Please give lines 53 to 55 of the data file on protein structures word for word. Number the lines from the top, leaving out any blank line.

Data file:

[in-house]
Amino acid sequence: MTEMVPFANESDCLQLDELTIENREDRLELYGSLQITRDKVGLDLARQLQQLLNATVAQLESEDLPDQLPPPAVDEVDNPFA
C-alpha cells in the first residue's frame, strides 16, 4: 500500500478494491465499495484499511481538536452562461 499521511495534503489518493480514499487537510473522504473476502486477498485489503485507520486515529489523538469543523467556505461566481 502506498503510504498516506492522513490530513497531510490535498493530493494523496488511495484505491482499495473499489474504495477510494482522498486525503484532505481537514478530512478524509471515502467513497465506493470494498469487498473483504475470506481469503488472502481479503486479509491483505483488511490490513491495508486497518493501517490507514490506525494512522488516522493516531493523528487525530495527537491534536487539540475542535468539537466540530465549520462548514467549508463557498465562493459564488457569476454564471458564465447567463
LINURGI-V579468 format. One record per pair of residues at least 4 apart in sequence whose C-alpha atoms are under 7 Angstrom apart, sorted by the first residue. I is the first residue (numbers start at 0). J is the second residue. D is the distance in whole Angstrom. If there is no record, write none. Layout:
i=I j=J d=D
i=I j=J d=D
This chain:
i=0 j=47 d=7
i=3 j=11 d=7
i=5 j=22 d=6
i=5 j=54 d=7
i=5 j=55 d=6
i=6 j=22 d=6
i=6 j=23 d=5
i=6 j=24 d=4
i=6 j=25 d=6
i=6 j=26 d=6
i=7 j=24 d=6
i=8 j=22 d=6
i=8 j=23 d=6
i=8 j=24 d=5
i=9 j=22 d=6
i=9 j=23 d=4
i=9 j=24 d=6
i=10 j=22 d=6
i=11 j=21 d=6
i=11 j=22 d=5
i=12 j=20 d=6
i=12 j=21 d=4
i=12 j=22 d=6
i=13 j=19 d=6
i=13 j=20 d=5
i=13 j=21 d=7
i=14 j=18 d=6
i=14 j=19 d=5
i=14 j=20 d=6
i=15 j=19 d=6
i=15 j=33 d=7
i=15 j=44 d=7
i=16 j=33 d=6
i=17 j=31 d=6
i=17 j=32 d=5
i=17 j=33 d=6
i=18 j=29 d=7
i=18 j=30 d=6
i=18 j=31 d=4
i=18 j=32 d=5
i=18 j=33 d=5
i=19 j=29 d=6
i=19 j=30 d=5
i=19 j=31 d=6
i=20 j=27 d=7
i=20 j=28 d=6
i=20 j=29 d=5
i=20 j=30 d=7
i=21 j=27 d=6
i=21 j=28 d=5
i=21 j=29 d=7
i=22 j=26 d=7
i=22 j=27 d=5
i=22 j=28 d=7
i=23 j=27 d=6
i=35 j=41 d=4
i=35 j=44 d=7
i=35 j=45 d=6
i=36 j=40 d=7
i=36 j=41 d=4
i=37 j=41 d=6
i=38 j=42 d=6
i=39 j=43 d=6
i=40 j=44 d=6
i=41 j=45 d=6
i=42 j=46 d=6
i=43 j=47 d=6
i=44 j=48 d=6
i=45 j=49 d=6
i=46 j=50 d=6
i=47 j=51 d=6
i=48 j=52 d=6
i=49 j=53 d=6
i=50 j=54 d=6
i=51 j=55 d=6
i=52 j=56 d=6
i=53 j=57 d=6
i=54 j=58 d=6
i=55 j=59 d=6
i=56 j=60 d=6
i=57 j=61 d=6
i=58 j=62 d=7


i=20 j=28 d=6
i=20 j=29 d=5
i=20 j=30 d=7